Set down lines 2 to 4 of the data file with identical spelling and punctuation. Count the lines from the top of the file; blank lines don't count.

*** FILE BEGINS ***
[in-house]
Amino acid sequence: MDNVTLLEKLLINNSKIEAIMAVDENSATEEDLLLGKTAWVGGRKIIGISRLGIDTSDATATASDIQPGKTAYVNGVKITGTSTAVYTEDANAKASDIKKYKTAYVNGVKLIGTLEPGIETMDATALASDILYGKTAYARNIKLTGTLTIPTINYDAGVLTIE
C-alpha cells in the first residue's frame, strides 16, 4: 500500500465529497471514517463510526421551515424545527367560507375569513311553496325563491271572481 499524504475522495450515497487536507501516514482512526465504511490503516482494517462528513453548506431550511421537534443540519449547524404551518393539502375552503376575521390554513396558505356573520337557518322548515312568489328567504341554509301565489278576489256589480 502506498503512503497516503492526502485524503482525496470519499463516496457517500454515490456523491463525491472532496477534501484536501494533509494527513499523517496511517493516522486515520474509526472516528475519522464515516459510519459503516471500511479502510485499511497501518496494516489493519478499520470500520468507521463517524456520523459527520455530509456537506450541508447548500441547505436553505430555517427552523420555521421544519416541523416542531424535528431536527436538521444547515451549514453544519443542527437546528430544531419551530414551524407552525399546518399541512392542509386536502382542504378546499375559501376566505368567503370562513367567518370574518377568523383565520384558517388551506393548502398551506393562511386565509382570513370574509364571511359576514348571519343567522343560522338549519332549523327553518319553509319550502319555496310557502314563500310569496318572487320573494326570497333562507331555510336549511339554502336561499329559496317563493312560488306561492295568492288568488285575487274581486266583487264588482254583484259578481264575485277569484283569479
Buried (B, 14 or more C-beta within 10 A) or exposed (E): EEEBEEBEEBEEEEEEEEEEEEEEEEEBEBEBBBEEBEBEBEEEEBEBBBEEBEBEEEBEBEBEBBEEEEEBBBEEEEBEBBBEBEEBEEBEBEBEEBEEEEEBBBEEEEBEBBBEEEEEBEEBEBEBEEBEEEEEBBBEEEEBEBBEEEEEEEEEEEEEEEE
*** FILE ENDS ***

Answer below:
Amino acid sequence: MDNVTLLEKLLINNSKIEAIMAVDENSATEEDLLLGKTAWVGGRKIIGISRLGIDTSDATATASDIQPGKTAYVNGVKITGTSTAVYTEDANAKASDIKKYKTAYVNGVKLIGTLEPGIETMDATALASDILYGKTAYARNIKLTGTLTIPTINYDAGVLTIE
C-alpha cells in the first residue's frame, strides 16, 4: 500500500465529497471514517463510526421551515424545527367560507375569513311553496325563491271572481 499524504475522495450515497487536507501516514482512526465504511490503516482494517462528513453548506431550511421537534443540519449547524404551518393539502375552503376575521390554513396558505356573520337557518322548515312568489328567504341554509301565489278576489256589480 502506498503512503497516503492526502485524503482525496470519499463516496457517500454515490456523491463525491472532496477534501484536501494533509494527513499523517496511517493516522486515520474509526472516528475519522464515516459510519459503516471500511479502510485499511497501518496494516489493519478499520470500520468507521463517524456520523459527520455530509456537506450541508447548500441547505436553505430555517427552523420555521421544519416541523416542531424535528431536527436538521444547515451549514453544519443542527437546528430544531419551530414551524407552525399546518399541512392542509386536502382542504378546499375559501376566505368567503370562513367567518370574518377568523383565520384558517388551506393548502398551506393562511386565509382570513370574509364571511359576514348571519343567522343560522338549519332549523327553518319553509319550502319555496310557502314563500310569496318572487320573494326570497333562507331555510336549511339554502336561499329559496317563493312560488306561492295568492288568488285575487274581486266583487264588482254583484259578481264575485277569484283569479
Buried (B, 14 or more C-beta within 10 A) or exposed (E): EEEBEEBEEBEEEEEEEEEEEEEEEEEBEBEBBBEEBEBEBEEEEBEBBBEEBEBEEEBEBEBEBBEEEEEBBBEEEEBEBBBEBEEBEEBEBEBEEBEEEEEBBBEEEEBEBBBEEEEEBEEBEBEBEEBEEEEEBBBEEEEBEBBEEEEEEEEEEEEEEEE